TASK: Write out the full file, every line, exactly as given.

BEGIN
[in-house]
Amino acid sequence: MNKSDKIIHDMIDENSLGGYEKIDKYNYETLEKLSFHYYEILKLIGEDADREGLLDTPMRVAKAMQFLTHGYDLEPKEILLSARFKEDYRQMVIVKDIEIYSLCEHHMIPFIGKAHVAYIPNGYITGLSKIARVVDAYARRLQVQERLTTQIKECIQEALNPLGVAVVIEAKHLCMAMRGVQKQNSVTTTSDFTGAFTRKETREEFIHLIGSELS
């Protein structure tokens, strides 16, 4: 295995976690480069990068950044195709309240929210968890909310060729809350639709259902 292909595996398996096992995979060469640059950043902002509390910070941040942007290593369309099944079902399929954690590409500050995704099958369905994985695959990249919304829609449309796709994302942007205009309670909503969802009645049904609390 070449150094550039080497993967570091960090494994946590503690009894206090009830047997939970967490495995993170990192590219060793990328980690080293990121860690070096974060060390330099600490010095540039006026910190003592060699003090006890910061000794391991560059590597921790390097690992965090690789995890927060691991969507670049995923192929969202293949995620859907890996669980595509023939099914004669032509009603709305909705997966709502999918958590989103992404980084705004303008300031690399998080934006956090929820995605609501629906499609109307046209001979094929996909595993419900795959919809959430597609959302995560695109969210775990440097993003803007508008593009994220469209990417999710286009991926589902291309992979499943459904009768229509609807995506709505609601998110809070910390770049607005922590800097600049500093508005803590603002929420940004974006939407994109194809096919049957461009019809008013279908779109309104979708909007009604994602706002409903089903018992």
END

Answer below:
[in-house]
Amino acid sequence: MNKSDKIIHDMIDENSLGGYEKIDKYNYETLEKLSFHYYEILKLIGEDADREGLLDTPMRVAKAMQFLTHGYDLEPKEILLSARFKEDYRQMVIVKDIEIYSLCEHHMIPFIGKAHVAYIPNGYITGLSKIARVVDAYARRLQVQERLTTQIKECIQEALNPLGVAVVIEAKHLCMAMRGVQKQNSVTTTSDFTGAFTRKETREEFIHLIGSELS
């Protein structure tokens, strides 16, 4: 295995976690480069990068950044195709309240929210968890909310060729809350639709259902 292909595996398996096992995979060469640059950043902002509390910070941040942007290593369309099944079902399929954690590409500050995704099958369905994985695959990249919304829609449309796709994302942007205009309670909503969802009645049904609390 070449150094550039080497993967570091960090494994946590503690009894206090009830047997939970967490495995993170990192590219060793990328980690080293990121860690070096974060060390330099600490010095540039006026910190003592060699003090006890910061000794391991560059590597921790390097690992965090690789995890927060691991969507670049995923192929969202293949995620859907890996669980595509023939099914004669032509009603709305909705997966709502999918958590989103992404980084705004303008300031690399998080934006956090929820995605609501629906499609109307046209001979094929996909595993419900795959919809959430597609959302995560695109969210775990440097993003803007508008593009994220469209990417999710286009991926589902291309992979499943459904009768229509609807995506709505609601998110809070910390770049607005922590800097600049500093508005803590603002929420940004974006939407994109194809096919049957461009019809008013279908779109309104979708909007009604994602706002409903089903018992």